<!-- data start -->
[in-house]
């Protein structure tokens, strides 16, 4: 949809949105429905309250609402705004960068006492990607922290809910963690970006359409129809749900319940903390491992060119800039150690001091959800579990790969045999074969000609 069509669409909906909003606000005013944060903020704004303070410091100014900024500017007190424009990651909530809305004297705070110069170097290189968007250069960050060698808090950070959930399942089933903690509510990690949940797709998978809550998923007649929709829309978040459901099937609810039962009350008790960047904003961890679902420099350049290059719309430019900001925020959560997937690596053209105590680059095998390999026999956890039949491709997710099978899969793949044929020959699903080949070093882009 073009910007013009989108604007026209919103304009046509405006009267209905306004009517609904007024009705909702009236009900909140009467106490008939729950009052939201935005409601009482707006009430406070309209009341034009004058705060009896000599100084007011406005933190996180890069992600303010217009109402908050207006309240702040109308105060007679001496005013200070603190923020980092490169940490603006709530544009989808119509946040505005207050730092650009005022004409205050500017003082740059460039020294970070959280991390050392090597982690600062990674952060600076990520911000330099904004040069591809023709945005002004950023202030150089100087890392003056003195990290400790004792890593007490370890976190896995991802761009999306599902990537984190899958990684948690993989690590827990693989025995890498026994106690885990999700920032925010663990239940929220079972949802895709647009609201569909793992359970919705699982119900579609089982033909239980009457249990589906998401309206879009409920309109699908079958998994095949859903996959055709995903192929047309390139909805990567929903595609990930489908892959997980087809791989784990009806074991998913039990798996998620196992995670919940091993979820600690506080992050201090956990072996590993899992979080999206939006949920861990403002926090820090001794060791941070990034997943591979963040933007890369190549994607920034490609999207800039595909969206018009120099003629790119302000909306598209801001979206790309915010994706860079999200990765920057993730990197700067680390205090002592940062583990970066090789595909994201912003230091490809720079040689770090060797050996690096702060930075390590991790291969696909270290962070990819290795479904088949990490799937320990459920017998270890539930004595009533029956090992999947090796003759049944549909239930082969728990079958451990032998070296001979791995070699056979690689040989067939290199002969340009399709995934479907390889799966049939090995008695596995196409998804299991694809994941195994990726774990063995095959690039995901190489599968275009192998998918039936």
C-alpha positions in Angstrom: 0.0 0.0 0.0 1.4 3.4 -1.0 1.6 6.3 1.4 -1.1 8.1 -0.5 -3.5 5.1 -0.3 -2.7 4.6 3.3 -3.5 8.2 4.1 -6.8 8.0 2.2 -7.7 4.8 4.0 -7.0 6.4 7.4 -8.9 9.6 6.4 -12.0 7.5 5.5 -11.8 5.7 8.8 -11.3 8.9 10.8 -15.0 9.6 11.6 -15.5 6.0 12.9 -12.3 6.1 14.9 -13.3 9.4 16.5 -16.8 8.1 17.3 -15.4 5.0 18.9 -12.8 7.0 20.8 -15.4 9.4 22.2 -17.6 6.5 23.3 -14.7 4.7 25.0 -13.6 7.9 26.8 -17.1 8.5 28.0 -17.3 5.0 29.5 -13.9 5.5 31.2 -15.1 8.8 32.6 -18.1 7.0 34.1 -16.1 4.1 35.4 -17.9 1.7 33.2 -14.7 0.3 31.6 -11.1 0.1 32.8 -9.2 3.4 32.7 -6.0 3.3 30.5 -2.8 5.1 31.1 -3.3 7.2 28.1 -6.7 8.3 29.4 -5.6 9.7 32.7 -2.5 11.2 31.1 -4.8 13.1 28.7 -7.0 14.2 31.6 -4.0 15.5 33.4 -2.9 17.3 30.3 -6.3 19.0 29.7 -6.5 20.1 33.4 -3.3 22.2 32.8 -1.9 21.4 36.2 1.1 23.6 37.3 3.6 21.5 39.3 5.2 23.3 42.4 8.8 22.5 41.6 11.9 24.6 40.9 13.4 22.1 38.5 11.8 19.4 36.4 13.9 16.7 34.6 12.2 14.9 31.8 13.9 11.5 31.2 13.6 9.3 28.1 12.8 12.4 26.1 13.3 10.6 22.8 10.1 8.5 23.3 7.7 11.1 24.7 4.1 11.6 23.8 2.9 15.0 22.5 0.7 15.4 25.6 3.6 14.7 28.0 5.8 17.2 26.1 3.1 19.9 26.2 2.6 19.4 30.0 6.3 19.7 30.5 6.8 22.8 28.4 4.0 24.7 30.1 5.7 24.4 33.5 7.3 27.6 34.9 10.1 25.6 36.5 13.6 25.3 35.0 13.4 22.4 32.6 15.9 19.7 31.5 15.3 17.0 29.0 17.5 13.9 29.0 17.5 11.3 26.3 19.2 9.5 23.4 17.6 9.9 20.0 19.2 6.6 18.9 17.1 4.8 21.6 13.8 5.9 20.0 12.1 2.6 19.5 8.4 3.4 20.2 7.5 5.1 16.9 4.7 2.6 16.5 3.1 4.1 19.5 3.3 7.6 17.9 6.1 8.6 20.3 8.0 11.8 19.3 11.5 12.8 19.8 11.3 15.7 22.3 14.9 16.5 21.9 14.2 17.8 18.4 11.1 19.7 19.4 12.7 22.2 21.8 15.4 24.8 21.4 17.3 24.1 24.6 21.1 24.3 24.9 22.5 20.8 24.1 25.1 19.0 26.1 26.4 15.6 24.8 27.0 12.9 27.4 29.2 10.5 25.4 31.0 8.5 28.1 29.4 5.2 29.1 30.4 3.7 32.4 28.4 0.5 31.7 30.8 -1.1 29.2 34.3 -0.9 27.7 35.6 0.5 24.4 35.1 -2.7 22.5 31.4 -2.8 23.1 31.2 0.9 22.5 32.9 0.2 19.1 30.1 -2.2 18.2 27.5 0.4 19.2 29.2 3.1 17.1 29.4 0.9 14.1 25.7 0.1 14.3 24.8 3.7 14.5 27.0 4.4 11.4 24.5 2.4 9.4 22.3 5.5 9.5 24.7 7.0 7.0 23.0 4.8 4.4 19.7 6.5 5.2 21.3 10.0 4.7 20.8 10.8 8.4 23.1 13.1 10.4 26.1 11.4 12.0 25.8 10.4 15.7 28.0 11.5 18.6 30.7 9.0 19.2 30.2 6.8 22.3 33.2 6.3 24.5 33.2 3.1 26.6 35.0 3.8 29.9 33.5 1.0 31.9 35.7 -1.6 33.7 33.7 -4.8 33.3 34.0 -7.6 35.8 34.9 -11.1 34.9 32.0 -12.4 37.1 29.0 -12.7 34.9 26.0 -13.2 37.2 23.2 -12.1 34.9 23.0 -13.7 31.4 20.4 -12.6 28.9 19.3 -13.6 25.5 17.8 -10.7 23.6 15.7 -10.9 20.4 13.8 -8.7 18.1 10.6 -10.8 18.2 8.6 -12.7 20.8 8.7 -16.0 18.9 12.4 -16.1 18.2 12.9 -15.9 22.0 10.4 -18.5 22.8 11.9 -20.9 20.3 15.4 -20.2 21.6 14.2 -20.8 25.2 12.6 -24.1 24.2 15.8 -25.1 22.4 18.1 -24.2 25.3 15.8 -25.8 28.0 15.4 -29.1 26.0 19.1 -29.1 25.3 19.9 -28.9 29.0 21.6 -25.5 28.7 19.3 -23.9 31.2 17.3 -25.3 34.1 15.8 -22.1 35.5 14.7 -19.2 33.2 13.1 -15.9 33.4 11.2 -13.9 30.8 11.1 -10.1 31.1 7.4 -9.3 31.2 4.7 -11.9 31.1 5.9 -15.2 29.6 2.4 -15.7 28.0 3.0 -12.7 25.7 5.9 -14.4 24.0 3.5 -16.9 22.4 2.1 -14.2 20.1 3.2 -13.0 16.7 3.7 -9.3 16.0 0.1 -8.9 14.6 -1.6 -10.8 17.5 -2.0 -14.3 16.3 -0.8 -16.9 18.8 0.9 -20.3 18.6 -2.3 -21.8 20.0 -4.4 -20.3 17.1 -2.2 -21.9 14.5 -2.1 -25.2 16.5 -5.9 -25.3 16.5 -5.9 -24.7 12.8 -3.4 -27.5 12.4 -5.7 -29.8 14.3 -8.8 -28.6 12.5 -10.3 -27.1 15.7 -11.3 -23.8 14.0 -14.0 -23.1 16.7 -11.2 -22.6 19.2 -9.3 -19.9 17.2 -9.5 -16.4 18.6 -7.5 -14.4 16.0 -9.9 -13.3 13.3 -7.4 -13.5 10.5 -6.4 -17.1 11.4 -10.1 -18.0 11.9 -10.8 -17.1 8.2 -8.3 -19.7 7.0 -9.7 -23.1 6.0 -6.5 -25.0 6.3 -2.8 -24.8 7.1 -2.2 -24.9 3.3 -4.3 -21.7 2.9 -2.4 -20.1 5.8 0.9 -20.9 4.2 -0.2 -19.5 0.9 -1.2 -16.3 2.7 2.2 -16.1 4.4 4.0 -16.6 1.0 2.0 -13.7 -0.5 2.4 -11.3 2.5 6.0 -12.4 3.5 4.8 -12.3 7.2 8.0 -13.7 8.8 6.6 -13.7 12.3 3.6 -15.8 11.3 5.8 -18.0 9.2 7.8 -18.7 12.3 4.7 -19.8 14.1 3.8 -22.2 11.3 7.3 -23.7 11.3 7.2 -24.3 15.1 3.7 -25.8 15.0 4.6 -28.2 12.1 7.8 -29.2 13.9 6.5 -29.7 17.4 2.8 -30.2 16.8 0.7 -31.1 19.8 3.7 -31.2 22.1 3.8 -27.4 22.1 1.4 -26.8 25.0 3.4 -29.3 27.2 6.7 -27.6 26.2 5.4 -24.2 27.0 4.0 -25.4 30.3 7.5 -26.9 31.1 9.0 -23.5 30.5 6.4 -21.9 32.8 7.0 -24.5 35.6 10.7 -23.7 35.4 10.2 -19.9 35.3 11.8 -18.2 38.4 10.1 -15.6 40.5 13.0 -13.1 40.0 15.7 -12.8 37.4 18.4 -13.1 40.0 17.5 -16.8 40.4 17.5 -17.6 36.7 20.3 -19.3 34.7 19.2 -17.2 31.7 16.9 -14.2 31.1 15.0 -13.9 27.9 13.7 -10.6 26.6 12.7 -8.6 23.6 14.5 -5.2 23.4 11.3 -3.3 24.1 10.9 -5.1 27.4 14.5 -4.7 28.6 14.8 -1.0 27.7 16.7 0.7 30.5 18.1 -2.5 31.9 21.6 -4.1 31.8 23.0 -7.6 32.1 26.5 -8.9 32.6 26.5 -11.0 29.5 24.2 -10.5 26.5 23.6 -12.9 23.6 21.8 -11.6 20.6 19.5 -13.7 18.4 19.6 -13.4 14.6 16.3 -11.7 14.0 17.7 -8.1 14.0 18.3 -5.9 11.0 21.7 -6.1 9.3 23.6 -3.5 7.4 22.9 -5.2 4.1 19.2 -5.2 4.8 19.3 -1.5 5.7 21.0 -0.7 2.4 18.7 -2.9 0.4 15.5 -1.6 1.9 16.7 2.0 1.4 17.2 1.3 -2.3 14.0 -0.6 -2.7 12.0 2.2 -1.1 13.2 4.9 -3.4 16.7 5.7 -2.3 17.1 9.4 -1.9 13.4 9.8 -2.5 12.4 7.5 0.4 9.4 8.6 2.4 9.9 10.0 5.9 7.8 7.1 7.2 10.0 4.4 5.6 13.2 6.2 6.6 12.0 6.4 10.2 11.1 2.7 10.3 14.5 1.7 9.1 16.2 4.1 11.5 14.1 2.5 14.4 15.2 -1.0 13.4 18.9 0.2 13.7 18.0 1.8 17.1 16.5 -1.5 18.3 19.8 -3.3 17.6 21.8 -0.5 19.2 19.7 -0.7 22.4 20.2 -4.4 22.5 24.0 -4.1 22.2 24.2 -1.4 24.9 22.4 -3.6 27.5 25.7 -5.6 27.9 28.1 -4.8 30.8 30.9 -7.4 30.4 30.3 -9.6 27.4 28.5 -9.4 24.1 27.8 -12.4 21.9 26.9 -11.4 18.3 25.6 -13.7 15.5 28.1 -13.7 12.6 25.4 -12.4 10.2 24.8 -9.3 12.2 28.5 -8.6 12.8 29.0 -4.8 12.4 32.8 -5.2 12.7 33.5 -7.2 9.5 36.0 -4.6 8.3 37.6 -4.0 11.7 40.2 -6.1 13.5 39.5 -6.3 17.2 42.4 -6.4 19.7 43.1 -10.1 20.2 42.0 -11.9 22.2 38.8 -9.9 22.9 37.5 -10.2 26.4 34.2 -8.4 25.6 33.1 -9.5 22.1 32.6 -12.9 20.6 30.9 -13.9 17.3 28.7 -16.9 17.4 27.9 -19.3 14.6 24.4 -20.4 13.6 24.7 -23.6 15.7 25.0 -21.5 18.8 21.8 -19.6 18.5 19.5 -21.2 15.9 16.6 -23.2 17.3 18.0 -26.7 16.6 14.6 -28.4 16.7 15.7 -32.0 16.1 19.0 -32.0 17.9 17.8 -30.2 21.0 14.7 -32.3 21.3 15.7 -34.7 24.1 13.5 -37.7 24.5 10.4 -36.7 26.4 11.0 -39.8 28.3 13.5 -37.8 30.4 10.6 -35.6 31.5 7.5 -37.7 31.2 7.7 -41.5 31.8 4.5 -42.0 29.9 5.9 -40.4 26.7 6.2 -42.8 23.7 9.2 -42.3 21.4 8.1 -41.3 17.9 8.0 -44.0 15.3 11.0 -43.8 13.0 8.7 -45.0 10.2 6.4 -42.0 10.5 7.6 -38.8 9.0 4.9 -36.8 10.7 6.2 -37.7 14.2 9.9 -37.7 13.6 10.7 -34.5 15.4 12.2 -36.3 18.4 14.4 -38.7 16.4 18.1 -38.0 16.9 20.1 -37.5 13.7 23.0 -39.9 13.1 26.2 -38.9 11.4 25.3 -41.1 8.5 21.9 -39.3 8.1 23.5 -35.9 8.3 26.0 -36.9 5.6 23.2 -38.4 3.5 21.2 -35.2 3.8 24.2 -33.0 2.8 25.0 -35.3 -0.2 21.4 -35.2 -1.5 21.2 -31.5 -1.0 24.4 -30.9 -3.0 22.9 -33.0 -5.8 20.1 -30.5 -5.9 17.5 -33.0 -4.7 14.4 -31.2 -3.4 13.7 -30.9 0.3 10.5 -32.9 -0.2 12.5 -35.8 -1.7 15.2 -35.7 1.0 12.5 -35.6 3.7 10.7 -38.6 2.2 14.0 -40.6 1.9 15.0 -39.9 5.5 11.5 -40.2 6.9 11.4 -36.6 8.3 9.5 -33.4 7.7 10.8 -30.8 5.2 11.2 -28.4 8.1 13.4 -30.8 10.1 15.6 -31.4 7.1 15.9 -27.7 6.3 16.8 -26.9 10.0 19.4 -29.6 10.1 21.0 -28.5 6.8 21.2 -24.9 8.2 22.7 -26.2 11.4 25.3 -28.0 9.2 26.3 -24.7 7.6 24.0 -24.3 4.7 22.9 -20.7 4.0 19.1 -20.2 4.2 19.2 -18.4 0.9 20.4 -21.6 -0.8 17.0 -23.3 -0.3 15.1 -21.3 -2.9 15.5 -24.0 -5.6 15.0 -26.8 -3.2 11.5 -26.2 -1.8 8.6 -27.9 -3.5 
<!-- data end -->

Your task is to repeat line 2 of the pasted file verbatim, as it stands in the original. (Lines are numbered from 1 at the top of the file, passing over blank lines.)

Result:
């Protein structure tokens, strides 16, 4: 949809949105429905309250609402705004960068006492990607922290809910963690970006359409129809749900319940903390491992060119800039150690001091959800579990790969045999074969000609 069509669409909906909003606000005013944060903020704004303070410091100014900024500017007190424009990651909530809305004297705070110069170097290189968007250069960050060698808090950070959930399942089933903690509510990690949940797709998978809550998923007649929709829309978040459901099937609810039962009350008790960047904003961890679902420099350049290059719309430019900001925020959560997937690596053209105590680059095998390999026999956890039949491709997710099978899969793949044929020959699903080949070093882009 073009910007013009989108604007026209919103304009046509405006009267209905306004009517609904007024009705909702009236009900909140009467106490008939729950009052939201935005409601009482707006009430406070309209009341034009004058705060009896000599100084007011406005933190996180890069992600303010217009109402908050207006309240702040109308105060007679001496005013200070603190923020980092490169940490603006709530544009989808119509946040505005207050730092650009005022004409205050500017003082740059460039020294970070959280991390050392090597982690600062990674952060600076990520911000330099904004040069591809023709945005002004950023202030150089100087890392003056003195990290400790004792890593007490370890976190896995991802761009999306599902990537984190899958990684948690993989690590827990693989025995890498026994106690885990999700920032925010663990239940929220079972949802895709647009609201569909793992359970919705699982119900579609089982033909239980009457249990589906998401309206879009409920309109699908079958998994095949859903996959055709995903192929047309390139909805990567929903595609990930489908892959997980087809791989784990009806074991998913039990798996998620196992995670919940091993979820600690506080992050201090956990072996590993899992979080999206939006949920861990403002926090820090001794060791941070990034997943591979963040933007890369190549994607920034490609999207800039595909969206018009120099003629790119302000909306598209801001979206790309915010994706860079999200990765920057993730990197700067680390205090002592940062583990970066090789595909994201912003230091490809720079040689770090060797050996690096702060930075390590991790291969696909270290962070990819290795479904088949990490799937320990459920017998270890539930004595009533029956090992999947090796003759049944549909239930082969728990079958451990032998070296001979791995070699056979690689040989067939290199002969340009399709995934479907390889799966049939090995008695596995196409998804299991694809994941195994990726774990063995095959690039995901190489599968275009192998998918039936």